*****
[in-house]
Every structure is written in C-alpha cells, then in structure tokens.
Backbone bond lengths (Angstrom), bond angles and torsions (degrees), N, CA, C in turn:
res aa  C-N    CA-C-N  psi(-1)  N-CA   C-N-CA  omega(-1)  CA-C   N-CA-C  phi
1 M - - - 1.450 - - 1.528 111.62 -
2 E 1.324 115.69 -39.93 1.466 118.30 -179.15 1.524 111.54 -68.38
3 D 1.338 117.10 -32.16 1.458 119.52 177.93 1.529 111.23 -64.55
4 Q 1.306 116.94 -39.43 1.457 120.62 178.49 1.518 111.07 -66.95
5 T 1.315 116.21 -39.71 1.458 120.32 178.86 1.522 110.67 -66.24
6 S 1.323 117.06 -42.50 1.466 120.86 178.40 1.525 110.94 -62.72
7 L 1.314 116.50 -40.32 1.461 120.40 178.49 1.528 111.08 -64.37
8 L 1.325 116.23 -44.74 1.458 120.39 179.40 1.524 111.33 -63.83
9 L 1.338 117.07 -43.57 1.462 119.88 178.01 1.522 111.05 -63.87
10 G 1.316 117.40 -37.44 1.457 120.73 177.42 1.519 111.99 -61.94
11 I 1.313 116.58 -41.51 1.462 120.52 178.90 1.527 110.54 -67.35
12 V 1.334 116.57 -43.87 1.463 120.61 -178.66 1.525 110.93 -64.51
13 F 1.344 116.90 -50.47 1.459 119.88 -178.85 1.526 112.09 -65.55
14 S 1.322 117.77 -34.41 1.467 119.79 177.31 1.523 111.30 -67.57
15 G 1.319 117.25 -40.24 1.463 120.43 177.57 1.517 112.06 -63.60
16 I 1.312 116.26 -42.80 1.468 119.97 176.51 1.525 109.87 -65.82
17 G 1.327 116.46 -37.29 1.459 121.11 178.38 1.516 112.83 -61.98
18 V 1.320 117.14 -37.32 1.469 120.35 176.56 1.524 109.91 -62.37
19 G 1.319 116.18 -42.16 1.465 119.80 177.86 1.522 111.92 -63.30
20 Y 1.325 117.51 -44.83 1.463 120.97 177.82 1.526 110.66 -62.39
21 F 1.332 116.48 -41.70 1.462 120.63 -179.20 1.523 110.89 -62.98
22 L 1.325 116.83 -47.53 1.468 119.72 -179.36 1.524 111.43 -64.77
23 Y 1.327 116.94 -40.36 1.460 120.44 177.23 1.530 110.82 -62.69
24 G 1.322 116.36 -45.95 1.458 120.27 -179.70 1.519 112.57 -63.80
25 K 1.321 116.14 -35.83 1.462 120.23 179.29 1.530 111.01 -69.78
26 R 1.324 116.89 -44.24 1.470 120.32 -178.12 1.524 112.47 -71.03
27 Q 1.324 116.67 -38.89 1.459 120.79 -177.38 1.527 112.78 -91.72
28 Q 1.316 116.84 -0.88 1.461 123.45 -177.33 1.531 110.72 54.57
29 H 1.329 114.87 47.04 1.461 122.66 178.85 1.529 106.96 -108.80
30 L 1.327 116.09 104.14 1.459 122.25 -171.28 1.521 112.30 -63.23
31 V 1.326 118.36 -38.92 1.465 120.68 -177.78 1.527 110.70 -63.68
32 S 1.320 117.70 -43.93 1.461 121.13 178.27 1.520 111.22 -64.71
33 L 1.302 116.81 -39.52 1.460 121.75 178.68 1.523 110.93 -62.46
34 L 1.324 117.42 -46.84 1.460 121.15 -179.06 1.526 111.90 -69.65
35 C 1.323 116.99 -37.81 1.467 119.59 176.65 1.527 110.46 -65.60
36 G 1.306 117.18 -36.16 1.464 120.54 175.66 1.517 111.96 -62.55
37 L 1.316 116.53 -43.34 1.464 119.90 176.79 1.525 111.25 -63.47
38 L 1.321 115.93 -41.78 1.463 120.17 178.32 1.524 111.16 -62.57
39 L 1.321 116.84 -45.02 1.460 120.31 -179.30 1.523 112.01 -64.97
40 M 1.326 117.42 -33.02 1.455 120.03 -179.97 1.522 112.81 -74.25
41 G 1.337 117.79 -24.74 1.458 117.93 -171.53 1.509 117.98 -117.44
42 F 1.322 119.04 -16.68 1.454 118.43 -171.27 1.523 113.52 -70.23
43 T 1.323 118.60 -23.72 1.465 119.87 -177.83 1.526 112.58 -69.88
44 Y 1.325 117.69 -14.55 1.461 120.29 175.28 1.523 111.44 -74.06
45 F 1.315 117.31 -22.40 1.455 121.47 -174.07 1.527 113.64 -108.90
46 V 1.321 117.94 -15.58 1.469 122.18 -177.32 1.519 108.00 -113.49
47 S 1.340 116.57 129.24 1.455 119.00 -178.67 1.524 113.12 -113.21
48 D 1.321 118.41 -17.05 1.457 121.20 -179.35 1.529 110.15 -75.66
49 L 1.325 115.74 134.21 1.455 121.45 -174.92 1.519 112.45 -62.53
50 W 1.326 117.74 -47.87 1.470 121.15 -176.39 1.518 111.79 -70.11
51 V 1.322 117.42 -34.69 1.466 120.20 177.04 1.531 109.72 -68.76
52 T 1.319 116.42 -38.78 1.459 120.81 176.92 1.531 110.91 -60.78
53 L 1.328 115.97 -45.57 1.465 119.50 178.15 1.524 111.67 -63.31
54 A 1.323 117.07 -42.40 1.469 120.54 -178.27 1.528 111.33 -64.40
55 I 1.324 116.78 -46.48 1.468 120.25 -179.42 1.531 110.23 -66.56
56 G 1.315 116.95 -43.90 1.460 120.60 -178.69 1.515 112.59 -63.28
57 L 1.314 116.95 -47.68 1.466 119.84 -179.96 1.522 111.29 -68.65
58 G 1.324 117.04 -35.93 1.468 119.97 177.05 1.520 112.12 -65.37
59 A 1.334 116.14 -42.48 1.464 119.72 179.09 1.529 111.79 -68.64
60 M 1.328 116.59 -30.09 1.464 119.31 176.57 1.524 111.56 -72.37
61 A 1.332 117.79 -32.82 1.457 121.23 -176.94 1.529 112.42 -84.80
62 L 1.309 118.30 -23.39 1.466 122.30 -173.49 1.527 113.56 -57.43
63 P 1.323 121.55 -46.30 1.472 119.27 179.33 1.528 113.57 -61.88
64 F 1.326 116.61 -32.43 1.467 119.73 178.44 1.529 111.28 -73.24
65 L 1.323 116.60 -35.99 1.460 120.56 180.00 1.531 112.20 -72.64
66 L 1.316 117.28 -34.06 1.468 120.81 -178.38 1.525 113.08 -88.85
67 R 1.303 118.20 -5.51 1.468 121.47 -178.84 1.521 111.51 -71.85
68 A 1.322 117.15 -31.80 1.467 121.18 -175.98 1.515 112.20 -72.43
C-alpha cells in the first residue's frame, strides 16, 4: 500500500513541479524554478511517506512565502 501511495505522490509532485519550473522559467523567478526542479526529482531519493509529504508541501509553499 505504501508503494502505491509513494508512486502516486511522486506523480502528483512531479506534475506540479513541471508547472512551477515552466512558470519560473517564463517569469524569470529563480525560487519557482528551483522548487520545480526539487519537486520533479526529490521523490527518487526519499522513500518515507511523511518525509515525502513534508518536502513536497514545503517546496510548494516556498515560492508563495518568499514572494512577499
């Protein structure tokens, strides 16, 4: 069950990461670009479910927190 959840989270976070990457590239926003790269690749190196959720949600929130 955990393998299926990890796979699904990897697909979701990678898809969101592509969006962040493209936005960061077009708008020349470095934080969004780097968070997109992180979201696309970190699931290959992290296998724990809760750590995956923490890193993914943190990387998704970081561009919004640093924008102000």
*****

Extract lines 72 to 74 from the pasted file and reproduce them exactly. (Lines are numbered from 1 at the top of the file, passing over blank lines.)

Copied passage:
68 A 1.322 117.15 -31.80 1.467 121.18 -175.98 1.515 112.20 -72.43
C-alpha cells in the first residue's frame, strides 16, 4: 500500500513541479524554478511517506512565502 501511495505522490509532485519550473522559467523567478526542479526529482531519493509529504508541501509553499 505504501508503494502505491509513494508512486502516486511522486506523480502528483512531479506534475506540479513541471508547472512551477515552466512558470519560473517564463517569469524569470529563480525560487519557482528551483522548487520545480526539487519537486520533479526529490521523490527518487526519499522513500518515507511523511518525509515525502513534508518536502513536497514545503517546496510548494516556498515560492508563495518568499514572494512577499
């Protein structure tokens, strides 16, 4: 069950990461670009479910927190 959840989270976070990457590239926003790269690749190196959720949600929130 955990393998299926990890796979699904990897697909979701990678898809969101592509969006962040493209936005960061077009708008020349470095934080969004780097968070997109992180979201696309970190699931290959992290296998724990809760750590995956923490890193993914943190990387998704970081561009919004640093924008102000």